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Big news in the ever growing legal battle surrounding opioid manufacturers. Smith & Johnson is part of a team of attorneys representing a total of 64 cities and counties in Michigan in the fight to recover taxpayer dollars that have been used to combat the epidemic, and U.S. District Judge Dan Polsteras who oversees roughly 2,000 opioid lawsuits by states, counties and cities, said the plaintiffs can try to prove that drugmakers’ deceptive marketing of the painkillers caused a harmful, massive increase in supply that pharmacies and distributors did not do enough to stop the distribution. Via judge orders big drug companies to face opioid trial in Reuters:

“A factfinder could reasonably infer that these failures were a substantial factor in producing the alleged harm suffered by plaintiffs,” the Cleveland-based judge wrote.

The ruling was among seven decisions and orders totaling 80 pages from Polster ahead of a scheduled Oct. 21 trial by two Ohio counties against Purdue Pharma, the OxyContin maker accused of fueling the epidemic, and several other defendants.

Polster also refused to dismiss civil conspiracy claims against drugmakers, pharmacies and distributors, and said federal law did not preempt much of the plaintiffs’ case.

Other defendants included the drugmakers Endo International Plc and Johnson & Johnson; pharmacy operators CVS Health Corp., Rite Aid Corp., Walgreens Boots Alliance Inc. and Walmart Inc.; and distributors AmerisourceBergen Corp., Cardinal Health Inc. and McKesson Corp.

Polster also refused to dismiss a variety of claims against generic drugmakers Allergan Plc, Mallinckrodt Plc and Teva Pharmaceutical Industries Ltd.

Click for our municipal opioid lawsuit page.

The Alpena News reports Smith & Johnson attorney Tim Smith and lawyers from the firm will meet with Montmorency County departments regarding the opioid litigation:

(County Board Chair Daryl) Peterson received a letter from Smith that stated in the next couple of weeks, lawyers from Smith’s office will be going to five departments to collect information that could be used with the opioid litigation.

Peterson said if the board gets anything from Smith before the lawyers arrive, Secretary Linda Uchwal will pass it on to the five departments.

“Basically, they’re going to start asking for information and ask for costs involved in the opioid litigation,” Peterson said. “We got a 150 page document from the lawyers the other day indicating all the companies and all the accusations in the litigation.”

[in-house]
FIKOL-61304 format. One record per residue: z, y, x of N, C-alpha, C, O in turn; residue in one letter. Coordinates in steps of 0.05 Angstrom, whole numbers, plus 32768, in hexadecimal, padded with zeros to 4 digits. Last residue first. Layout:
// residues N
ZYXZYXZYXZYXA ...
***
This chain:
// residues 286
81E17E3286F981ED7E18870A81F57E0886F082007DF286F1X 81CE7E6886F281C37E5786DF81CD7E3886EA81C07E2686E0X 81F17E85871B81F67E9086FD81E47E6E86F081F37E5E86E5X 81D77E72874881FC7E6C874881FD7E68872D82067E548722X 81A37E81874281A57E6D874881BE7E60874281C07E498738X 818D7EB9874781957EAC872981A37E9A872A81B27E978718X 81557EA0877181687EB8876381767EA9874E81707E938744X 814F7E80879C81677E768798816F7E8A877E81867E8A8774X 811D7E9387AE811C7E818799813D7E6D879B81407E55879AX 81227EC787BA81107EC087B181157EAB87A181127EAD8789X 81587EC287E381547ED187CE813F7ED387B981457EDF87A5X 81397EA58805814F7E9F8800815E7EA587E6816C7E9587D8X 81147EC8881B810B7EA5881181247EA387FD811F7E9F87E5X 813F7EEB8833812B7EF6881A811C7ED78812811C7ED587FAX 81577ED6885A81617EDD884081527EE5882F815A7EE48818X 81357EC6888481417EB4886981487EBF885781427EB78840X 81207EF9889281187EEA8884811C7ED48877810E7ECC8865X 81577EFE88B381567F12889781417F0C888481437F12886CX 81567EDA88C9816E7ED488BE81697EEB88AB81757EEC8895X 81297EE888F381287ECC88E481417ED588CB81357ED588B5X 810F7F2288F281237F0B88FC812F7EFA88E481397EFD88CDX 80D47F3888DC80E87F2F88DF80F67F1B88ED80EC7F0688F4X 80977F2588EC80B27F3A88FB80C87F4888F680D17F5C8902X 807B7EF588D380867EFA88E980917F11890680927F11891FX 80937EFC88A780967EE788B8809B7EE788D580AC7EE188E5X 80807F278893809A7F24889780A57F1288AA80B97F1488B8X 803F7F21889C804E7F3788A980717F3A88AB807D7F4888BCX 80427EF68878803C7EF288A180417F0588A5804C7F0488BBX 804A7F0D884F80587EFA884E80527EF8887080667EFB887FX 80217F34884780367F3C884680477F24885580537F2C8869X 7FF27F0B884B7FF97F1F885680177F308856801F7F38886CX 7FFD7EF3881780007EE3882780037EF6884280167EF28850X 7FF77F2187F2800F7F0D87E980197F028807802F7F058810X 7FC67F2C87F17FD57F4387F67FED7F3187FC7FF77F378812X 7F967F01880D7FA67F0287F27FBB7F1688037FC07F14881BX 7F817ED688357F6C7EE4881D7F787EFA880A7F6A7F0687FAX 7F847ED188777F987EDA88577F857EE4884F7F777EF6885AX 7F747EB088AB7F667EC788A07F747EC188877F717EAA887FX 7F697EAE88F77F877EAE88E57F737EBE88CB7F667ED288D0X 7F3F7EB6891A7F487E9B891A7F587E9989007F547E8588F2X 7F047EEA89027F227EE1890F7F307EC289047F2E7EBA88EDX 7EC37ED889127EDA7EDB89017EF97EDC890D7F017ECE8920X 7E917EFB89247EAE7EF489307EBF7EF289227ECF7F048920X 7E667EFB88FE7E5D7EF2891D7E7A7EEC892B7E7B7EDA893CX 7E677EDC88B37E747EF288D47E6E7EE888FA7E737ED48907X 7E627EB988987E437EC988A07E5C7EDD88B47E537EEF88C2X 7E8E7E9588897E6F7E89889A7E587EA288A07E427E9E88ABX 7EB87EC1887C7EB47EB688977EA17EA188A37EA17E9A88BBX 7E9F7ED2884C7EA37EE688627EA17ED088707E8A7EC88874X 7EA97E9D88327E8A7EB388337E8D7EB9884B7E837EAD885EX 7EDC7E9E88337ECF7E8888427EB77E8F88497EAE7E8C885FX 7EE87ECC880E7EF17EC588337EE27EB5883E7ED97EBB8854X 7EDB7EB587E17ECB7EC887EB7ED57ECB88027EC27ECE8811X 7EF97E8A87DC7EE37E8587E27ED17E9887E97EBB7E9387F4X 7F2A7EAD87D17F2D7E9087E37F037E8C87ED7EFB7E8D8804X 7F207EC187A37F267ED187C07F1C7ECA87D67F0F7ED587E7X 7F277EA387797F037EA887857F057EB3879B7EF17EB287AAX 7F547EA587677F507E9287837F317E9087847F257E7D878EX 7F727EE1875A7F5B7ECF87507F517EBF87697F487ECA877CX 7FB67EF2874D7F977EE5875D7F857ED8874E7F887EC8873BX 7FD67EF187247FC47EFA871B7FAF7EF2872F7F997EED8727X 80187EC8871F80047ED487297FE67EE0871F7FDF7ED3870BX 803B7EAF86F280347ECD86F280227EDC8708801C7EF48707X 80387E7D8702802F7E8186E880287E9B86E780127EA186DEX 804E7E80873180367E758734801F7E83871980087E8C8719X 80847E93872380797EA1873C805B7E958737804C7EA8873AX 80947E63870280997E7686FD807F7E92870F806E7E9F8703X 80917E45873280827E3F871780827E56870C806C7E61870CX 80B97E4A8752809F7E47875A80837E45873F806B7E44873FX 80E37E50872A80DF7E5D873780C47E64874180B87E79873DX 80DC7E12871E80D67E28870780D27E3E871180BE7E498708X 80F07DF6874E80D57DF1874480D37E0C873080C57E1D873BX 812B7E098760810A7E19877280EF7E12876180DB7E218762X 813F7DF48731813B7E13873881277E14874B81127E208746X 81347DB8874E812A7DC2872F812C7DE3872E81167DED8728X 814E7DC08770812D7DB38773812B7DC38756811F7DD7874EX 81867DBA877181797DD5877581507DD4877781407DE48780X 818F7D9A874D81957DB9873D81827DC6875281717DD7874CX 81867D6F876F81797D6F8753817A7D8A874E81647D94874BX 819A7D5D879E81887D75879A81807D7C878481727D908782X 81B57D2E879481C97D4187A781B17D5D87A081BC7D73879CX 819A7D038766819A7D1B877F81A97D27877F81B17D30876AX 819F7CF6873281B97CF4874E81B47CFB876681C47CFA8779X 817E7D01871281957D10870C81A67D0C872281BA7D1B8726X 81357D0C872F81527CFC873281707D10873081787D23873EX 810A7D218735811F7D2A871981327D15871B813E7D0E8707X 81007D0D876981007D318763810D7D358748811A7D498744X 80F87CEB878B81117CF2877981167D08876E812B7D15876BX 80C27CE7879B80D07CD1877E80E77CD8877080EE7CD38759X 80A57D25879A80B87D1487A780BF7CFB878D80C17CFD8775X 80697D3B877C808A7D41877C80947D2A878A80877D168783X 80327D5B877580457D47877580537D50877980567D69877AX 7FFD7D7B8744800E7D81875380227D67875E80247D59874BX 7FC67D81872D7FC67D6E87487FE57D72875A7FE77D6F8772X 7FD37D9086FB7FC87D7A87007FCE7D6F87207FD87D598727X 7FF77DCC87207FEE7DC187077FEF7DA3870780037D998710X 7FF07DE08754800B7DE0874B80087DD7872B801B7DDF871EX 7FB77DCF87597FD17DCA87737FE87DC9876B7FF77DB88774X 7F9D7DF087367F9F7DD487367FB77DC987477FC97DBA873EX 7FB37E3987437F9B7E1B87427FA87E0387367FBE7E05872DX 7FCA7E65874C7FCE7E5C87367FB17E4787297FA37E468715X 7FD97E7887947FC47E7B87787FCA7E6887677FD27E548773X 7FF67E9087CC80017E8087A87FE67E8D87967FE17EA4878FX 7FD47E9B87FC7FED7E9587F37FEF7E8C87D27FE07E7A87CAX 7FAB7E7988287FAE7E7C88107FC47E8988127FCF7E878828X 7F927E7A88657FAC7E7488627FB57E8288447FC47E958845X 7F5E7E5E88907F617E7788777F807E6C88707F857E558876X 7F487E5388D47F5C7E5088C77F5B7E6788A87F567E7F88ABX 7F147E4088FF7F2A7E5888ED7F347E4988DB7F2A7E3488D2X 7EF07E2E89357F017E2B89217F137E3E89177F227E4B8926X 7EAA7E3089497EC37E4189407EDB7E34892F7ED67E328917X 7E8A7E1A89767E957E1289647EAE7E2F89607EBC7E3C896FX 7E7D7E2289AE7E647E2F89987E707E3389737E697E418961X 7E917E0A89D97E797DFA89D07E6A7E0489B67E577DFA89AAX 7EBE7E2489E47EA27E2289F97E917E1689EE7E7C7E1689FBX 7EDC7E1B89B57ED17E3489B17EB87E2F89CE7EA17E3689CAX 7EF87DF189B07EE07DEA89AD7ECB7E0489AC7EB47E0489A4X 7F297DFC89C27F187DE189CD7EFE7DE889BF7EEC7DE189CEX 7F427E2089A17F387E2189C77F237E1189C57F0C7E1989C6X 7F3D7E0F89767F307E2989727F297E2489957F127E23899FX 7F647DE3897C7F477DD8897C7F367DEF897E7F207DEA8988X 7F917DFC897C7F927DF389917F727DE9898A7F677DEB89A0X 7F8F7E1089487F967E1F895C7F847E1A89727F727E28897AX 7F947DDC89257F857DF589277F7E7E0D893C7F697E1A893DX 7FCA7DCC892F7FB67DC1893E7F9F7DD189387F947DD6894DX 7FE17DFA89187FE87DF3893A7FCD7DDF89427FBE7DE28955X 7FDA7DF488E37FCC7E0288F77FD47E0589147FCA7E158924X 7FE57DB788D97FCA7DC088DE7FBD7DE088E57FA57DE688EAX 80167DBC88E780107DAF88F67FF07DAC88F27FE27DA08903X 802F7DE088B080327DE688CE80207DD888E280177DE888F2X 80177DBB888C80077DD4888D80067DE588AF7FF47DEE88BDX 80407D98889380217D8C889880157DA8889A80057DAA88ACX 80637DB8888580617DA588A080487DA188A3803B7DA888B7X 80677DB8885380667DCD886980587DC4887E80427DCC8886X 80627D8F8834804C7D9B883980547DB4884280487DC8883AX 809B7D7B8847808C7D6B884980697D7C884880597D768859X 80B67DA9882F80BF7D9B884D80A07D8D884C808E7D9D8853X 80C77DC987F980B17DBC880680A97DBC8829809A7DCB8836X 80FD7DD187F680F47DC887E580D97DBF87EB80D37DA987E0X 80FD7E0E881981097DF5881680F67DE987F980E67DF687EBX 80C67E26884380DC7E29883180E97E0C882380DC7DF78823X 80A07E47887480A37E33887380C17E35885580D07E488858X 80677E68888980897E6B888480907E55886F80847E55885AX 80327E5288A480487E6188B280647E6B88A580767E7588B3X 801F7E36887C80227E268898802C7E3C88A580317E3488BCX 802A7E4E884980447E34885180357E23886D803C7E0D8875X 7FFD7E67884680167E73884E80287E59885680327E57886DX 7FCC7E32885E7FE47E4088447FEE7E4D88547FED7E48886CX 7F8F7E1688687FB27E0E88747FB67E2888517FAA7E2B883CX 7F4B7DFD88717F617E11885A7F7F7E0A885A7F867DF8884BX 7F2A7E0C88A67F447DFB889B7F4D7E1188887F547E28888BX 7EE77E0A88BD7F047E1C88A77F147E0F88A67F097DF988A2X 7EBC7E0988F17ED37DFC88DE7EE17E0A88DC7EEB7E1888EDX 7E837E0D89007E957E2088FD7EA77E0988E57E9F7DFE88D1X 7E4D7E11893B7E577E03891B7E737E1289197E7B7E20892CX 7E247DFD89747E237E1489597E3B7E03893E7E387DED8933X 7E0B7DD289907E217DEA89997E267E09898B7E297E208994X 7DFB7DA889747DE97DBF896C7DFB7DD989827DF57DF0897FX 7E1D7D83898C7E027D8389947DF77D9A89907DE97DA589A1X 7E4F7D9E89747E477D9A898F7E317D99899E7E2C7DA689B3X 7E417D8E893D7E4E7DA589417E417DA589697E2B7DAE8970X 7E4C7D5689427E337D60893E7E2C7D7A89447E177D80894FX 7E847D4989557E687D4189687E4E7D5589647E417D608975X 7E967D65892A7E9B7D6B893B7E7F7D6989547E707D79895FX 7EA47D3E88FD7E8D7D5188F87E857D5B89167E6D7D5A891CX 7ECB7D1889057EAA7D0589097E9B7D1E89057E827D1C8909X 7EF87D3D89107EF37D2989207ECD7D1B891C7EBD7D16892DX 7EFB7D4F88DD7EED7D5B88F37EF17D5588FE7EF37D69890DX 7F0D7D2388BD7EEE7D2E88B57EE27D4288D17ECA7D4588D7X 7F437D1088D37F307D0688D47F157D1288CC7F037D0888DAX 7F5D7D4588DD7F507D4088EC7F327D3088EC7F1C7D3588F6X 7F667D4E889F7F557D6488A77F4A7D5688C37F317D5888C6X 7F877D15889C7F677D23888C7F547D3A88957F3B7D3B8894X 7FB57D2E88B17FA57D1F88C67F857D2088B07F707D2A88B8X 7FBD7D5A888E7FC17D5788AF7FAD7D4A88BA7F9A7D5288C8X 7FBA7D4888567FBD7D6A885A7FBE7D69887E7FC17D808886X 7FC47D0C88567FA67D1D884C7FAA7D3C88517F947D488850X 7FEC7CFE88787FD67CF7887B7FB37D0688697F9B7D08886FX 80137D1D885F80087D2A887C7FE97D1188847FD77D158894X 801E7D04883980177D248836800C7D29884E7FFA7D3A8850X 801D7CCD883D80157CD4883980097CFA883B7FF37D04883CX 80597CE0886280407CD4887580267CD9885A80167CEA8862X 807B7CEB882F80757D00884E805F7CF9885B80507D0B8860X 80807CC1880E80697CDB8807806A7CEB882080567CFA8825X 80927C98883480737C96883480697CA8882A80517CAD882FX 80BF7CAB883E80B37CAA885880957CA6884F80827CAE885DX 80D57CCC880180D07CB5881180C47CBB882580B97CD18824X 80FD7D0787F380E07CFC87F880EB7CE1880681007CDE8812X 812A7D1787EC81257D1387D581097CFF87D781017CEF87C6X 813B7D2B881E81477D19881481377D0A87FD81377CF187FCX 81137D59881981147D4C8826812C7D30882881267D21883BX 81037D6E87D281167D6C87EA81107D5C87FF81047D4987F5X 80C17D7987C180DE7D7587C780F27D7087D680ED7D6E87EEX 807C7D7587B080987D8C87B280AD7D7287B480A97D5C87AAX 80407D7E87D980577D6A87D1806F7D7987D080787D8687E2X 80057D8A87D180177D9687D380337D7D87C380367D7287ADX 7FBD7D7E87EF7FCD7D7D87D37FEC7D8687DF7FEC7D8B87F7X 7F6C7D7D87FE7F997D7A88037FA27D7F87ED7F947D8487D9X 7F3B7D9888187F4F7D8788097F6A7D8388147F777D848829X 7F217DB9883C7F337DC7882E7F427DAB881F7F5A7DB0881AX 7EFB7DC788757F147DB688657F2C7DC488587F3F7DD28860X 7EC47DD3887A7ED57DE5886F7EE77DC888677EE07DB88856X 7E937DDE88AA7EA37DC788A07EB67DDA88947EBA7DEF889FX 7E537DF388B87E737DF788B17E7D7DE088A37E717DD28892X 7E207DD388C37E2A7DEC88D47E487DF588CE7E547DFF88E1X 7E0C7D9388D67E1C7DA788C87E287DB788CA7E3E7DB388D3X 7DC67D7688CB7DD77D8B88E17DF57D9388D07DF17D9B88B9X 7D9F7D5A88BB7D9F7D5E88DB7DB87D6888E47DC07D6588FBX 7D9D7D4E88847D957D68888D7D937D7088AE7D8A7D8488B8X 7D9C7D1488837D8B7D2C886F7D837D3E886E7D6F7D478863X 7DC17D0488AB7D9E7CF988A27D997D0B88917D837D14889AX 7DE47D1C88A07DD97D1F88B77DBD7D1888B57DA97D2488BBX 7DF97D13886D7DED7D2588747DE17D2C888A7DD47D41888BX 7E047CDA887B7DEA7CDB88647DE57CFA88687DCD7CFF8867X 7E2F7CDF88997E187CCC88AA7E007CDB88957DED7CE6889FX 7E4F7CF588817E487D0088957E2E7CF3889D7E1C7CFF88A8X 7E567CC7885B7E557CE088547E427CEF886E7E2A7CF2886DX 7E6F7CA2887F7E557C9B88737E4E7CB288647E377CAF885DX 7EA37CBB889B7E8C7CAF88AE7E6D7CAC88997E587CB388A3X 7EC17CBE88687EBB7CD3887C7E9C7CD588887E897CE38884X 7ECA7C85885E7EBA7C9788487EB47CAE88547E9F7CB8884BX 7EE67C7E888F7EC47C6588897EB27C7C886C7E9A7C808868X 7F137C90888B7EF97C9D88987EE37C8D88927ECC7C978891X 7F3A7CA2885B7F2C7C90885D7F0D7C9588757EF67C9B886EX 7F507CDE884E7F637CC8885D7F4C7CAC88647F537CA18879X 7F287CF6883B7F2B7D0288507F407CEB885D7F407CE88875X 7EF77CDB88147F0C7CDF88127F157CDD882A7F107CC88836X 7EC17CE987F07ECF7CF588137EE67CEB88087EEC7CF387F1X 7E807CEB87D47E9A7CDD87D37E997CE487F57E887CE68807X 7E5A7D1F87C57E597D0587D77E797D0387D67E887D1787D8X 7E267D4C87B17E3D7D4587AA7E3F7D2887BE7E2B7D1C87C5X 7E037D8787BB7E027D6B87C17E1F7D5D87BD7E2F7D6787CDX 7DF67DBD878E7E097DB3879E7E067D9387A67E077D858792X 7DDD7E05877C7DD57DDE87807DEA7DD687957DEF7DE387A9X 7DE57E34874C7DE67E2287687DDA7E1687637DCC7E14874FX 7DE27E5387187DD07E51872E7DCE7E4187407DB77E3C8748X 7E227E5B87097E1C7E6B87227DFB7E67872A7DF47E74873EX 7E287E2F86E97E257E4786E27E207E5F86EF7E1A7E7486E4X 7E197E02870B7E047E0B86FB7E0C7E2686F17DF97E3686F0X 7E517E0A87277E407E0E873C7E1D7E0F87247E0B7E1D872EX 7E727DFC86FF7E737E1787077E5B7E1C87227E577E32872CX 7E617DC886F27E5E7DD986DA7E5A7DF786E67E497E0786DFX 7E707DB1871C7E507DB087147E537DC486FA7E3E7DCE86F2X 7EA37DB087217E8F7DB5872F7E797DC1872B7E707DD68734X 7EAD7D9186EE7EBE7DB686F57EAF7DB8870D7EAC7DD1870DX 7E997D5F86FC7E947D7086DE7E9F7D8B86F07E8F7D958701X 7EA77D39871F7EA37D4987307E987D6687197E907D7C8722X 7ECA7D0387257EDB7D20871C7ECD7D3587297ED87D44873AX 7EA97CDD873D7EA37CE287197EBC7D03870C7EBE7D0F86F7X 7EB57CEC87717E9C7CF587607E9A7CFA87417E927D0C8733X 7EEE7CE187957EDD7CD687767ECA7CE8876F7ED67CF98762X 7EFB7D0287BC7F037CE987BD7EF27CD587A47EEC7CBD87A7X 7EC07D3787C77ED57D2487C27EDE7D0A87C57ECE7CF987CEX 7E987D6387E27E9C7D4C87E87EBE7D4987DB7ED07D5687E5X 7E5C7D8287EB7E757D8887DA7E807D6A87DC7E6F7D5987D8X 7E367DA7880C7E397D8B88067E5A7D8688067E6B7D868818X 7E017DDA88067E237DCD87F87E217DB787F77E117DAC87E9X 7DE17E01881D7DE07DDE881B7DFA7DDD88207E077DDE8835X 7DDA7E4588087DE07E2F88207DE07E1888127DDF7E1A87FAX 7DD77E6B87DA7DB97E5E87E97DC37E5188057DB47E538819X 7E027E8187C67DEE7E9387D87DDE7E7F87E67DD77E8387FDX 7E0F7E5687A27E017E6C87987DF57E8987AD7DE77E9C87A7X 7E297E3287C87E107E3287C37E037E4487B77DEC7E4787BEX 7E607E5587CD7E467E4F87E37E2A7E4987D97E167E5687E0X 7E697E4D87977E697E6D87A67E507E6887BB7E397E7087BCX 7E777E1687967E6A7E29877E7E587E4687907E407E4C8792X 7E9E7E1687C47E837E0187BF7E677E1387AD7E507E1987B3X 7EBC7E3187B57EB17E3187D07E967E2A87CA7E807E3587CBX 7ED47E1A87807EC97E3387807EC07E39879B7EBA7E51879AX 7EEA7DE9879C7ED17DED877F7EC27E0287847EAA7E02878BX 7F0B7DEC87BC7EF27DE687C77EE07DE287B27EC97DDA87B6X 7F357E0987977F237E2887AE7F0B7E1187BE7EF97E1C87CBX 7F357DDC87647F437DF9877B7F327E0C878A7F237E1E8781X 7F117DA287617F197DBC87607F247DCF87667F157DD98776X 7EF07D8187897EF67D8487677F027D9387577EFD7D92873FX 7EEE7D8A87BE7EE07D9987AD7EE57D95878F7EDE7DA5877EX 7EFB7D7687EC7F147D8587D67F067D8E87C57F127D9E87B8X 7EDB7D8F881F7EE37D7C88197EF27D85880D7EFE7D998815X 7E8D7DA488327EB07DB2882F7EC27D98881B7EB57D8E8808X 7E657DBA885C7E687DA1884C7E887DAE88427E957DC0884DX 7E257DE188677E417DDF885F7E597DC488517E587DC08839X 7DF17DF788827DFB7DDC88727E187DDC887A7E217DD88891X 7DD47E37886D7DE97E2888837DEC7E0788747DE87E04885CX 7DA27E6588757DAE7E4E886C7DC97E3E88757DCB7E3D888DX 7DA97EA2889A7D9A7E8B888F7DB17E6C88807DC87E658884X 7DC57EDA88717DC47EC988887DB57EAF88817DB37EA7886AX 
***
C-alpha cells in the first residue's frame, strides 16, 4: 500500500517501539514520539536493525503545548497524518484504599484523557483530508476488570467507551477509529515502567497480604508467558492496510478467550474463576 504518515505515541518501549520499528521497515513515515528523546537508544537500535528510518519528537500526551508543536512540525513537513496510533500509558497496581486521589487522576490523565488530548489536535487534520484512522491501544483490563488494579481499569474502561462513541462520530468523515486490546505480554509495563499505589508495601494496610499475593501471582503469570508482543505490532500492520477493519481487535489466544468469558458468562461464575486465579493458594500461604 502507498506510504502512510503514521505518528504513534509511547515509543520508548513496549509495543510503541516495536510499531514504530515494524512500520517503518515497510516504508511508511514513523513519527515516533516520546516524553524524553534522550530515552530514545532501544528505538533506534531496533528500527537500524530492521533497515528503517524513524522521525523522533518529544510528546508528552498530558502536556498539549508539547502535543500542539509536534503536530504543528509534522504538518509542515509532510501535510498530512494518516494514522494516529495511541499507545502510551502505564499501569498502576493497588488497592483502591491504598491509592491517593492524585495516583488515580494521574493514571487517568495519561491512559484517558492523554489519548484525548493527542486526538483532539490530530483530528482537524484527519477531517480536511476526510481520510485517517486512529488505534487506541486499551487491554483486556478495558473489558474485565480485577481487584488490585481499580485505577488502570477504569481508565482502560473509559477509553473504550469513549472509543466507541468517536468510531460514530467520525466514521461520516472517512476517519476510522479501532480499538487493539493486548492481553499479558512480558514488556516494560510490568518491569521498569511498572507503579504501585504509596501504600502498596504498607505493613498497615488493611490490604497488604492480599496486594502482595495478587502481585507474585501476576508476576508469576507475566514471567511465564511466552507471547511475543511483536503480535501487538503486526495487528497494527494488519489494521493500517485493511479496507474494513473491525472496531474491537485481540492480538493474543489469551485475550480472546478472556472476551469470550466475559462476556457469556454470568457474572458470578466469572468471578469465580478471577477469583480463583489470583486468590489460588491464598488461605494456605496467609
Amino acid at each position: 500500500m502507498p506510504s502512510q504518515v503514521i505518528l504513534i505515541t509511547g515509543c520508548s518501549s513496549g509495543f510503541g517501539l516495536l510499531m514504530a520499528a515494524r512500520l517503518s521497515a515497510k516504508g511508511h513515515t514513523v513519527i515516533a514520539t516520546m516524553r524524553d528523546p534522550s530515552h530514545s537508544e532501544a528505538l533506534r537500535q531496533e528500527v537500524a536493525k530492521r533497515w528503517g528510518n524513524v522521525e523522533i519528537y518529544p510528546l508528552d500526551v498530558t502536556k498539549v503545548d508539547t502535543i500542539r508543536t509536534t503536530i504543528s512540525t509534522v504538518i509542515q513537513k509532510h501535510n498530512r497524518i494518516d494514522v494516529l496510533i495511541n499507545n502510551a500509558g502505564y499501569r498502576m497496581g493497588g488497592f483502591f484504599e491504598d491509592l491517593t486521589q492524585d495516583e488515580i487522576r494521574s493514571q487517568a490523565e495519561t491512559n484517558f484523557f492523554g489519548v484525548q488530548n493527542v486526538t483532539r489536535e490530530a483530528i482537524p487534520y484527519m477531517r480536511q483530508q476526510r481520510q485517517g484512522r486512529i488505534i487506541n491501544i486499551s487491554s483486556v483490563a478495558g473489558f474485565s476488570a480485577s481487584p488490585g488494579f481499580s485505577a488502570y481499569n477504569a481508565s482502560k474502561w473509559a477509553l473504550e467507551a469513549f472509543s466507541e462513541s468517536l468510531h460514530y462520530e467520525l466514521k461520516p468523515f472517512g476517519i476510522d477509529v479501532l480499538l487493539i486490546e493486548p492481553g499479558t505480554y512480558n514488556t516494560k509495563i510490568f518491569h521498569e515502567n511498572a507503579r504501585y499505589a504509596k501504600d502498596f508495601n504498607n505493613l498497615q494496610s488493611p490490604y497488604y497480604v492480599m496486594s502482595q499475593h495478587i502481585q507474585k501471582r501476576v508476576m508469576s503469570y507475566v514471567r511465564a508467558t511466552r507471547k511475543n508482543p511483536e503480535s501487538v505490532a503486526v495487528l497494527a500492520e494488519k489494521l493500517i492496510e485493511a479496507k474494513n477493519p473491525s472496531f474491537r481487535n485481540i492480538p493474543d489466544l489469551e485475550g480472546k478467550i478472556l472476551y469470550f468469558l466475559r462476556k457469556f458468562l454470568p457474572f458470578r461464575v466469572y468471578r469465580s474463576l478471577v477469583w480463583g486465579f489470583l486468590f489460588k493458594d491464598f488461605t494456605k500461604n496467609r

Peterson said notice will be given to the departments about when Smith and the lawyers will be meeting with the departments as soon as he knows.

“It sounds like it’s going to be pretty quick,” he said. “I just wanted to let everyone know that this is still an ongoing thing and we’re going to go full steam ahead here and it looks pretty quick.”

UpNorthLive reports that nine Michigan municipalities have joined together and filed federal lawsuits against dozens of pharmaceutical companies who they say had a part in the crisis:

“Over 64,000 people died of opioid overdoses last year in America,” Said Dr. Joneign Khaldun, director and health officer for the City of Detroit. “In Michigan, the number’s over 1,600 people last year alone. More people are dying from opioid overdoses then they are from guns and from car crashes, it’s incredible.”

Grand Traverse and Chippewa Counties, along with 7 other Michigan municipalities, just filed lawsuits against several pharmaceutical companies. They join nearly 100 other communities across the country.

..“There are counties in northern Michigan that are harder hit,” said attorney Tim Smith with Smith & Johnson in Traverse City. “Looking at it from a per capita standpoint as far as the number of deaths, as far as the prescription rates.”

The hope of the lawsuit is to recover the costs spent fighting this epidemic, but also force the companies to change their policies to prevent this moving forward.

“We’re sending a very clear message that Michigan is now engaged in this litigation,” said Smith. “Michigan now recognizes at the county level and the city level that the damage these companies have caused is enough. It’s time to hold them accountable and recover those tax payer monies.”

Read on for more from UpNorthLive.